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CHARPA Scores Victory on HIV and Aging Research

February 2011

In 2010, several HIV activist organizations, including Project Inform, and individuals formed the new advocacy group CHARPA, or the Coalition for HIV and Aging Research and Policy Advocacy.

In September, CHARPA sent a letter to Dr. Anthony Fauci calling for the prioritization of research into HIV and aging at the National Institutes of Health (NIH). The letter was endorsed by 113 organizations and 396 individuals and led to a meeting between CHARPA and the Office of AIDS Research (OAR), Division of AIDS (DAIDS), and the National Institute on Aging (NIA) at the NIH in December. According to an update sent to CHARPA members, as the result of the meeting, OAR has agreed to the following:

  1. OAR will set up a Special Initiative Working Group on HIV and Aging consisting of leading researchers and community representatives and which is slated to meet in early 2011. Members will investigate ways to advance the research, such as "issuing RFAs (Request For Applications) with set aside funding for FY2012 to look at specific research questions, and convening a meeting in 2011 with researchers running large cohorts to pool samples for analysis on HIV and aging issues. The group will make their recommendations to OAR's advisory committee."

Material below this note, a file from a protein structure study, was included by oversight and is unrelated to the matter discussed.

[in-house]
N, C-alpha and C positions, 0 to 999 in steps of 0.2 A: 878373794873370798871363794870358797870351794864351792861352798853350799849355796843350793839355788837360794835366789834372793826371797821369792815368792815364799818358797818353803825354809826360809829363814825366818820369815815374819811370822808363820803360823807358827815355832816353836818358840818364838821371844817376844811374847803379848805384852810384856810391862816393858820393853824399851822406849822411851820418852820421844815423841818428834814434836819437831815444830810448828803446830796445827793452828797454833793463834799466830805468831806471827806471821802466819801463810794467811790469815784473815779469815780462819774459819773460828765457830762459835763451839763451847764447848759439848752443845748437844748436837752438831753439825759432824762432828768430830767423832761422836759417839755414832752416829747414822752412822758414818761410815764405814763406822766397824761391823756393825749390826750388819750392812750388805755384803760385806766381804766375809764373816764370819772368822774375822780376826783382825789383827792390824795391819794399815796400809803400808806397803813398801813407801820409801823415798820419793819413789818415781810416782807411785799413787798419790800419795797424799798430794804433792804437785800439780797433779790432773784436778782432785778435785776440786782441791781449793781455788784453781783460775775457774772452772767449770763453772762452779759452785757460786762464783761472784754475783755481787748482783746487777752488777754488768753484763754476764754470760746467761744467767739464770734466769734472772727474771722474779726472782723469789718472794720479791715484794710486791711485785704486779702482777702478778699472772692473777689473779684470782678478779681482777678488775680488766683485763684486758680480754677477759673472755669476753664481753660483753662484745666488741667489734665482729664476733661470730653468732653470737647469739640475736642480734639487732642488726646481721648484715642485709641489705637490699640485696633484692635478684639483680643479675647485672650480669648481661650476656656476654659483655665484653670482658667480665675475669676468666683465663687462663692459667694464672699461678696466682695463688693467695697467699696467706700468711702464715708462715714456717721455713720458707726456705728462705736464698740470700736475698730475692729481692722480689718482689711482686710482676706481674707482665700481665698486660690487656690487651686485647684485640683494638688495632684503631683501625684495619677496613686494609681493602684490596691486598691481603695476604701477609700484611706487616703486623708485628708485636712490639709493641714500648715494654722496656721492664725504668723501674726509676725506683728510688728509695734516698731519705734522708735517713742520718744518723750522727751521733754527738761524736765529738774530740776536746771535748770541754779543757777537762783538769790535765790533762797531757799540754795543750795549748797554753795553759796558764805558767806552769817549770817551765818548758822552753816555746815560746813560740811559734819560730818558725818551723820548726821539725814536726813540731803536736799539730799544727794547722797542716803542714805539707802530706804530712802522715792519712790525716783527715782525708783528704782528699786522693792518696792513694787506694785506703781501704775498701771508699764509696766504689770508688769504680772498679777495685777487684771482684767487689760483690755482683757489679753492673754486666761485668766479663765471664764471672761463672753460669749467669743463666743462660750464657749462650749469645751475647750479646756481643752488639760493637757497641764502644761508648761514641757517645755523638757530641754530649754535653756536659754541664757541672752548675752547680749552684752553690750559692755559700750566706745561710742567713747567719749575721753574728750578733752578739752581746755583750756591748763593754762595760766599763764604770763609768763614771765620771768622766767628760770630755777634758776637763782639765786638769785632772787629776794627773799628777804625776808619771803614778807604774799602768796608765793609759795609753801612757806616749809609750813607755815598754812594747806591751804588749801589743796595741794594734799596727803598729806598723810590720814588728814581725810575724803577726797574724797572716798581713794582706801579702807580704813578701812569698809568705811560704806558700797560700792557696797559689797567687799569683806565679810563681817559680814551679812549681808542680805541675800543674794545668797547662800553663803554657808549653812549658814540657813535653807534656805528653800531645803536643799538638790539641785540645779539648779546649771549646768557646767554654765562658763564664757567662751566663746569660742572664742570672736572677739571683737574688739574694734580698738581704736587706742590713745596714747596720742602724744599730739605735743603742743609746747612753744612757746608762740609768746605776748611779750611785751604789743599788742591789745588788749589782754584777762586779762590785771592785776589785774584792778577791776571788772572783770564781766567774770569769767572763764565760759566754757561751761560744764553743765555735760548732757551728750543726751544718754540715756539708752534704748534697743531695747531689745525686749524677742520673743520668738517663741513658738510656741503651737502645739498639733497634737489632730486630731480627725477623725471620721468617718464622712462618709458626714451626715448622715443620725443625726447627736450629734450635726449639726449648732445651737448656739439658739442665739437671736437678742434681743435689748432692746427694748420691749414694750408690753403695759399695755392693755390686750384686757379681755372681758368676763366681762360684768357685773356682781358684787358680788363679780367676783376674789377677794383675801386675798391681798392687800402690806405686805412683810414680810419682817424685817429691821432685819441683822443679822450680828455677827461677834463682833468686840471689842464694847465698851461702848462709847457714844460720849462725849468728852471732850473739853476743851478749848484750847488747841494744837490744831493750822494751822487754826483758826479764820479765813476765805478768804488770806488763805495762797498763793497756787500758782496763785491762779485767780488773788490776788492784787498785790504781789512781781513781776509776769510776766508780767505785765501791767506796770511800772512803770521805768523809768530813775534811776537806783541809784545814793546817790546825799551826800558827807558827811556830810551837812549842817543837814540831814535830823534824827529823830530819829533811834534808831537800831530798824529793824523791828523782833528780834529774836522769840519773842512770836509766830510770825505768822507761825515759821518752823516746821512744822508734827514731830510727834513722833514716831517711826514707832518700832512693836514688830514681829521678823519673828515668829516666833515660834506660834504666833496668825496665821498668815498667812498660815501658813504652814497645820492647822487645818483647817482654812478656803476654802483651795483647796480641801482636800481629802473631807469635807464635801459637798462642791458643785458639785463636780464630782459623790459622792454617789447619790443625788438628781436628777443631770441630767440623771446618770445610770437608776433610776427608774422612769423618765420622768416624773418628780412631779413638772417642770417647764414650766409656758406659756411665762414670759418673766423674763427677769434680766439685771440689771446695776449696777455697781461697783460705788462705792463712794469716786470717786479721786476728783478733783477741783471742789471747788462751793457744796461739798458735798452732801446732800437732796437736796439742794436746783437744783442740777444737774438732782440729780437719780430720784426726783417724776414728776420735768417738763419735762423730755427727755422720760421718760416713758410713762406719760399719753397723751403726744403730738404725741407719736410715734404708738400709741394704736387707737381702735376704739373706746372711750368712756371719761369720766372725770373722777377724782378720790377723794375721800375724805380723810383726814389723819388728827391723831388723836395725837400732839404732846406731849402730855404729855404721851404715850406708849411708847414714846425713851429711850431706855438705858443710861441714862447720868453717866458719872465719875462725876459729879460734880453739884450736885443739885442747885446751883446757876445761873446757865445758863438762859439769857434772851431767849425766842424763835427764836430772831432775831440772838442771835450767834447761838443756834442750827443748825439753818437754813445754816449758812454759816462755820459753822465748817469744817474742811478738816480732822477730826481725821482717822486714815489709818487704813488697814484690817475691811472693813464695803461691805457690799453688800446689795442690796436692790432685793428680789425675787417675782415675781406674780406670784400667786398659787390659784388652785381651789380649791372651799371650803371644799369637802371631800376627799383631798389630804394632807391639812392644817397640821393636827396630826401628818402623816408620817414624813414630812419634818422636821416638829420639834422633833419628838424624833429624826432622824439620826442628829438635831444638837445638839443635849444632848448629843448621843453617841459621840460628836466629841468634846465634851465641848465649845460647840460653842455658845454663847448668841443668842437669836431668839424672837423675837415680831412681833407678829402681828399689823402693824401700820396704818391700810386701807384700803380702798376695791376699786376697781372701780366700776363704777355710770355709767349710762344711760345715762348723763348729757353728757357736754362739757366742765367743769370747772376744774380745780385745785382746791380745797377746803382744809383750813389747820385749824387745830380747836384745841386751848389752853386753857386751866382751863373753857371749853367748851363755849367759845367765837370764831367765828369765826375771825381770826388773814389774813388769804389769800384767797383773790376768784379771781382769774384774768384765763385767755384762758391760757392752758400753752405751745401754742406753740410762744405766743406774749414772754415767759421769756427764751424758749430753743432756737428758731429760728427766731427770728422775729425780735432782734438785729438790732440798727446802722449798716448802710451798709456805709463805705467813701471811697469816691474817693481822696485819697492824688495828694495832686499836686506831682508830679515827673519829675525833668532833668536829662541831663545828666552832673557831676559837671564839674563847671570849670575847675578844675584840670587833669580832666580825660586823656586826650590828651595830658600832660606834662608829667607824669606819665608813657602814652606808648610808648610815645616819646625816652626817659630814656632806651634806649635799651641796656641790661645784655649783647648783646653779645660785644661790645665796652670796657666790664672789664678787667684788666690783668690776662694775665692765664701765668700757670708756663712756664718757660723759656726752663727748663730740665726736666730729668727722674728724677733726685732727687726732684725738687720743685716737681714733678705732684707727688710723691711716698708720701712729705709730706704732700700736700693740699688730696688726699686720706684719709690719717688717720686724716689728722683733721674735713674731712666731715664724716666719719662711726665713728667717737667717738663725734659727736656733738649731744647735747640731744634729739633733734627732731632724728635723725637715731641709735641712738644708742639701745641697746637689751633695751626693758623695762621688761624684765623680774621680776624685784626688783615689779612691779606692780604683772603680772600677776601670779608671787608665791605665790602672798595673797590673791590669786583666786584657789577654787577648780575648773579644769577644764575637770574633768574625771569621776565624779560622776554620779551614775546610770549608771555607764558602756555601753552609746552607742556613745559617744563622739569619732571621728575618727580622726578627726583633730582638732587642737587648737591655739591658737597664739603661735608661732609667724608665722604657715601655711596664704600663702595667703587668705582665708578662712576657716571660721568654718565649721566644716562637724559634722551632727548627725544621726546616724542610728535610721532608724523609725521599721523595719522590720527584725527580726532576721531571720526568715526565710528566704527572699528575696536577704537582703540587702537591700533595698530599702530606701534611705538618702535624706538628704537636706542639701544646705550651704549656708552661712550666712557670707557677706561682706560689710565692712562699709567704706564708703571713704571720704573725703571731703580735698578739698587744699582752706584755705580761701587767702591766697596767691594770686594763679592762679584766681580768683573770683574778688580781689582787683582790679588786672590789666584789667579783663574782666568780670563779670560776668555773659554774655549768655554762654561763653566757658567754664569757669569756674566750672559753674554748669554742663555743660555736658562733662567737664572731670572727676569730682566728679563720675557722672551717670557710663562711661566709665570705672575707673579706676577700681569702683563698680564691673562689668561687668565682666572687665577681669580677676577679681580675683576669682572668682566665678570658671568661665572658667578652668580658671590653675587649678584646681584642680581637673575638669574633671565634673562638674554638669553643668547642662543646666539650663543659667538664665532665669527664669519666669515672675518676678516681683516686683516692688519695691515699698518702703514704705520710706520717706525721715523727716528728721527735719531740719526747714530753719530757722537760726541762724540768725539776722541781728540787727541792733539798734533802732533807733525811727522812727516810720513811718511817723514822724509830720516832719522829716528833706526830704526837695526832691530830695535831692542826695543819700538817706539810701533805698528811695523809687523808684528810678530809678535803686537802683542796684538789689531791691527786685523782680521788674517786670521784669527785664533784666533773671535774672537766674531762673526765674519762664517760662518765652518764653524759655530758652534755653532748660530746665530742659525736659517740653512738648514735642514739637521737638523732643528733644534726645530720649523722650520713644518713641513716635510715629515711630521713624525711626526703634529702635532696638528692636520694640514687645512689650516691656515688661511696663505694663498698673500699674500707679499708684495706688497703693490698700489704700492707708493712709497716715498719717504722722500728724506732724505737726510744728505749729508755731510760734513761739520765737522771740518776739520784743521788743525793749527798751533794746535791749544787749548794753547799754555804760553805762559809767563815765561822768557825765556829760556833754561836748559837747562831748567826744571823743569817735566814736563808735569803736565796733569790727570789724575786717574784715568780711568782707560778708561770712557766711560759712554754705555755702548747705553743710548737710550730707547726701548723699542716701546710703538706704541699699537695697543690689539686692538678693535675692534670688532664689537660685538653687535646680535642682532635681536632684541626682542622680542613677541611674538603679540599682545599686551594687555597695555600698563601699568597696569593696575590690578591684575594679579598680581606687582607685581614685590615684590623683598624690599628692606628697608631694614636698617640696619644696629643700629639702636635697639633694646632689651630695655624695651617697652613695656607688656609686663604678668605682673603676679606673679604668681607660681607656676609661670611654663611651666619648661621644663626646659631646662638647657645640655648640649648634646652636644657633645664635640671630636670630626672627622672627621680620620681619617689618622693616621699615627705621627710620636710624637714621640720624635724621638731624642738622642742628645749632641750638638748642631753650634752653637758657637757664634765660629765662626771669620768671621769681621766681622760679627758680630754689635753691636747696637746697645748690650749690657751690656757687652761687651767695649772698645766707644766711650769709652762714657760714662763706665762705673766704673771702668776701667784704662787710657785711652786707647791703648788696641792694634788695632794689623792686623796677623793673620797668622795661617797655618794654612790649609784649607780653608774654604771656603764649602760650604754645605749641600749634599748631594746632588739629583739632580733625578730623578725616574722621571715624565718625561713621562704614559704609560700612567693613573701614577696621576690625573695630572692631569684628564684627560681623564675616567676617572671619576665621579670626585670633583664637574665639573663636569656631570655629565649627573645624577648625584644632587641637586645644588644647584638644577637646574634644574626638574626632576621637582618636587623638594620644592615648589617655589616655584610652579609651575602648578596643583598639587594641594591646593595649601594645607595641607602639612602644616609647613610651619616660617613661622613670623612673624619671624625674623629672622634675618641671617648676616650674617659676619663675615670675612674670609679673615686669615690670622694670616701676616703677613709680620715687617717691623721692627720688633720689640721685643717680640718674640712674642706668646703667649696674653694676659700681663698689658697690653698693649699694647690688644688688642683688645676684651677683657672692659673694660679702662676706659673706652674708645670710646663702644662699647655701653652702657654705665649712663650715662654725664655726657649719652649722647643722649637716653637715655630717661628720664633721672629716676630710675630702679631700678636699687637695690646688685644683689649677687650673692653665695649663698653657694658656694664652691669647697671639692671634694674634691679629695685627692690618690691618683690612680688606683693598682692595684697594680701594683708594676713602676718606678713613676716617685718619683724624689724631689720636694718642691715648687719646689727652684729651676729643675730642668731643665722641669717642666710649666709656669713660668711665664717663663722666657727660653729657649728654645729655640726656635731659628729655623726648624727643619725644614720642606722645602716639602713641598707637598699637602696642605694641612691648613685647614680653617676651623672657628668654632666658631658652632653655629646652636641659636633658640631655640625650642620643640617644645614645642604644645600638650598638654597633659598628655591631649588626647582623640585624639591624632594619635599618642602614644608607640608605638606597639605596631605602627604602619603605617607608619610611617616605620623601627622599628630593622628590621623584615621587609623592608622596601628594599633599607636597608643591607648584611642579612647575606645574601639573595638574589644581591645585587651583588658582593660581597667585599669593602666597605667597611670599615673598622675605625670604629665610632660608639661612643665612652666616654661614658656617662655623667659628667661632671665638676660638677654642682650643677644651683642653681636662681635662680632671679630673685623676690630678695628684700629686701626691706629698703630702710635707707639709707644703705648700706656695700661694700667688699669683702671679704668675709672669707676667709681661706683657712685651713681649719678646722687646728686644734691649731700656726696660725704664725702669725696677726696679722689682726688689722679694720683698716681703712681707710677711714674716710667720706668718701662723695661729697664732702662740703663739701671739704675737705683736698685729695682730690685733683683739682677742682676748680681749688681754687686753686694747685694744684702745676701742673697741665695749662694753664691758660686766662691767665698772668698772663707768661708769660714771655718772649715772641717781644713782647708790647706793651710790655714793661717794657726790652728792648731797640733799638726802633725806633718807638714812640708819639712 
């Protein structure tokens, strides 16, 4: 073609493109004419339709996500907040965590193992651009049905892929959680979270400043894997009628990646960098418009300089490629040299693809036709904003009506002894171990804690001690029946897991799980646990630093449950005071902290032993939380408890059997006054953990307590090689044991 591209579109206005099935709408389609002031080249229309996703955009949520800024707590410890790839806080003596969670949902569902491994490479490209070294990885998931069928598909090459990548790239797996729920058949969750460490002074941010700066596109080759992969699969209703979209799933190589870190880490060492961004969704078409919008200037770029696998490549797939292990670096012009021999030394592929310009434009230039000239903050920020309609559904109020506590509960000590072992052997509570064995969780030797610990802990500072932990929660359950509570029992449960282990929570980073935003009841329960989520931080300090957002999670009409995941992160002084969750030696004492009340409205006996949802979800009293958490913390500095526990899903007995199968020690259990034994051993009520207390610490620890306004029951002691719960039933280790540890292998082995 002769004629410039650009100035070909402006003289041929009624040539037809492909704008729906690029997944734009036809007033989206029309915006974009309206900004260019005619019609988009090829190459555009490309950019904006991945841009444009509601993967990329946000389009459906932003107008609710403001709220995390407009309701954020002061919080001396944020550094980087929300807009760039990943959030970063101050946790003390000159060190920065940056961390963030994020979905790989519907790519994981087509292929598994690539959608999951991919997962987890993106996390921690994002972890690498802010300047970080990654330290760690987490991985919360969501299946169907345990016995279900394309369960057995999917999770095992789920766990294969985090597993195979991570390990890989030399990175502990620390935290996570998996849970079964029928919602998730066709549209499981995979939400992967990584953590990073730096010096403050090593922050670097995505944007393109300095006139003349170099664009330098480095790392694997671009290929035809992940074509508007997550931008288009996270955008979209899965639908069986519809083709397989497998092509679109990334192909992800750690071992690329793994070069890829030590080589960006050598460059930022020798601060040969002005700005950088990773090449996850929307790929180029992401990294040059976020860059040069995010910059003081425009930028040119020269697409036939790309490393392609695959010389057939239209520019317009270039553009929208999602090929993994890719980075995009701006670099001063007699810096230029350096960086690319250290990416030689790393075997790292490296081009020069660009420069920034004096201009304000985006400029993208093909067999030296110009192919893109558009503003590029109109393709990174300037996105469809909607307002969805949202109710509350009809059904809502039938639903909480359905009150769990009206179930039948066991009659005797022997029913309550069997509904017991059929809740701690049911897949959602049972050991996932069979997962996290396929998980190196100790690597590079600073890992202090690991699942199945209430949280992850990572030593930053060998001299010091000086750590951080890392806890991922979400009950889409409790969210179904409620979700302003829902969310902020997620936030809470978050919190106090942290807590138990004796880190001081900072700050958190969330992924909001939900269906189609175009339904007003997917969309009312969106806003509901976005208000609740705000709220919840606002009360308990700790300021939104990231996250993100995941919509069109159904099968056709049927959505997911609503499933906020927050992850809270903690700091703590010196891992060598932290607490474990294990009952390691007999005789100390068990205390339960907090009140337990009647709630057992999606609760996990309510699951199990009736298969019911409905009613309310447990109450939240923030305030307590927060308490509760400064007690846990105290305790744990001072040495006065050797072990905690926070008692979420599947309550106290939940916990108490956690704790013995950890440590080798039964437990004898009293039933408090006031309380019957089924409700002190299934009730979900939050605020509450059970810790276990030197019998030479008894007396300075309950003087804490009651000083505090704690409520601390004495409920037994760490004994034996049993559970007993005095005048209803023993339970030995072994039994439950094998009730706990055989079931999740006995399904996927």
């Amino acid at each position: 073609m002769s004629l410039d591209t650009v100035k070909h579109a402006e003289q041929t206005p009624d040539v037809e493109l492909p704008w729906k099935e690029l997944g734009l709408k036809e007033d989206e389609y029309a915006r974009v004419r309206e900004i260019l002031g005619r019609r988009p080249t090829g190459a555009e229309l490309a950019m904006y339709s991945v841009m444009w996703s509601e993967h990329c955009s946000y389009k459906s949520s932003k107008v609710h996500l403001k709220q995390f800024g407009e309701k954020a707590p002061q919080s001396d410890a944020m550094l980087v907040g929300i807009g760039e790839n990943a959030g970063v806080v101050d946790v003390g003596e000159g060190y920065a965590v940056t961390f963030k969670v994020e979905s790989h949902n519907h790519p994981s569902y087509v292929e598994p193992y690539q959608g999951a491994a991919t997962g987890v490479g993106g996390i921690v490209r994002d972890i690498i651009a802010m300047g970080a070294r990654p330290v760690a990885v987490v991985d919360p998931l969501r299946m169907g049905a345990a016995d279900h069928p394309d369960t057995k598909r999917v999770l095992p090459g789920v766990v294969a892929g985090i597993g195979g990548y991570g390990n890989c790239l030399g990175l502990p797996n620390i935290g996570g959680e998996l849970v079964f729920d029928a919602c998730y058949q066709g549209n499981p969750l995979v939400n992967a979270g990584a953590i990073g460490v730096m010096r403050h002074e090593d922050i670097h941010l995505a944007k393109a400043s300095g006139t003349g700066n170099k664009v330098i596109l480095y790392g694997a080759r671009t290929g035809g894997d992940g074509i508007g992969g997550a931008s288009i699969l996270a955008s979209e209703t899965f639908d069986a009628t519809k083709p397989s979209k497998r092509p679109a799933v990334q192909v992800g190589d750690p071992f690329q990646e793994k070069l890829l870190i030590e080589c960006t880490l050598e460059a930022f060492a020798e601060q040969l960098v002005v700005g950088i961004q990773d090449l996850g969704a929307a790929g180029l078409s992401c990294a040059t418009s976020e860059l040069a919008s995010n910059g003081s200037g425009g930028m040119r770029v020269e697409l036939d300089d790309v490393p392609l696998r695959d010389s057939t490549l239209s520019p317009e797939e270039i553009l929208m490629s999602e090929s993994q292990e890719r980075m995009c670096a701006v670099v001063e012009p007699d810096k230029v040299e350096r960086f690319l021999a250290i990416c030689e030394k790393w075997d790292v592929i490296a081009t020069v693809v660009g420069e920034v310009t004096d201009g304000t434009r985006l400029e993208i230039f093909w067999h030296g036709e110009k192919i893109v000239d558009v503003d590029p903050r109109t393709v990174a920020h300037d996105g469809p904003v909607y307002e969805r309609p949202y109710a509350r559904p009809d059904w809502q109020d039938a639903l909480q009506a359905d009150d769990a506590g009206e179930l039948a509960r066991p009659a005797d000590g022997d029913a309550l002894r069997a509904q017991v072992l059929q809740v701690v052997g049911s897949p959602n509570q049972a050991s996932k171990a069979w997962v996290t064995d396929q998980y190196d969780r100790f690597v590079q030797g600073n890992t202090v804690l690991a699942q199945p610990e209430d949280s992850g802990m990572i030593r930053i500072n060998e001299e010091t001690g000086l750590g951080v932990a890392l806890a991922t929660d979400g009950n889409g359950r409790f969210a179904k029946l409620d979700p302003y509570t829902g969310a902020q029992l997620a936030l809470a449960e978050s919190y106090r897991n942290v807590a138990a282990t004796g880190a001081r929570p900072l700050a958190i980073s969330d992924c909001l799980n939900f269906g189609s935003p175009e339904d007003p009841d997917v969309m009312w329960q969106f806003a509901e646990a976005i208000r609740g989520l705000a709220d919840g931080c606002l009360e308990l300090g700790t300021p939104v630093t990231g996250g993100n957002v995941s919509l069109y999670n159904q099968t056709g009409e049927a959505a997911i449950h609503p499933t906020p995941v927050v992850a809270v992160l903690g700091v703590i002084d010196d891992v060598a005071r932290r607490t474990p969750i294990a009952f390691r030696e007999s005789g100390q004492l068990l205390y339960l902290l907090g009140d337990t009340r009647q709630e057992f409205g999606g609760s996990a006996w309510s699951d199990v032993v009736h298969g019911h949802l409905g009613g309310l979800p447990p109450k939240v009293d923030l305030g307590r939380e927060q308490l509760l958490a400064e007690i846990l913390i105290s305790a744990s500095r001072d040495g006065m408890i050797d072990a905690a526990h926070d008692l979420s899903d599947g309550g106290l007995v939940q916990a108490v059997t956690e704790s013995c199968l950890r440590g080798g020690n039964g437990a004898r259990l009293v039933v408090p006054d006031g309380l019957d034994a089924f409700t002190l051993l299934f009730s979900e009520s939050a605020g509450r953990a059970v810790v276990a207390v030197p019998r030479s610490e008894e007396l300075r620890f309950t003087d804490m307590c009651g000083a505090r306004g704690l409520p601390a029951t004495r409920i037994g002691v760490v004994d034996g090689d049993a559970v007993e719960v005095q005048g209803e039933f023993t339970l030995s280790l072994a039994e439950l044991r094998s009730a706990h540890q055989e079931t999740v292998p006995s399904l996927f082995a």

2. OAR has also pledged to set up an internal committee, with participation from other relevant NIH Institutes and Centers, to better coordinate multi-disciplinary research across NIH on HIV and Aging.
  3. The NIH will set up a separate tracking code for HIV and Aging grants, so that it's easier to assess ongoing research and funding levels, and to project future funding needs.
  4. OAR will work with the Center for Scientific Review (CSR) to determine whether it is feasible to set up a review section devoted to evaluating grant proposals on HIV and aging.

CHARPA noted that they've "succeeded in elevating HIV and Aging to a research priority at the NIH. Given the ominous budget environment with the new Congress, increasing funding for HIV and aging research will likely be an uphill battle. But with the establishment of the Special Initiative Working Group, we hope to see the start of better coordinated and prioritized research into this important area."




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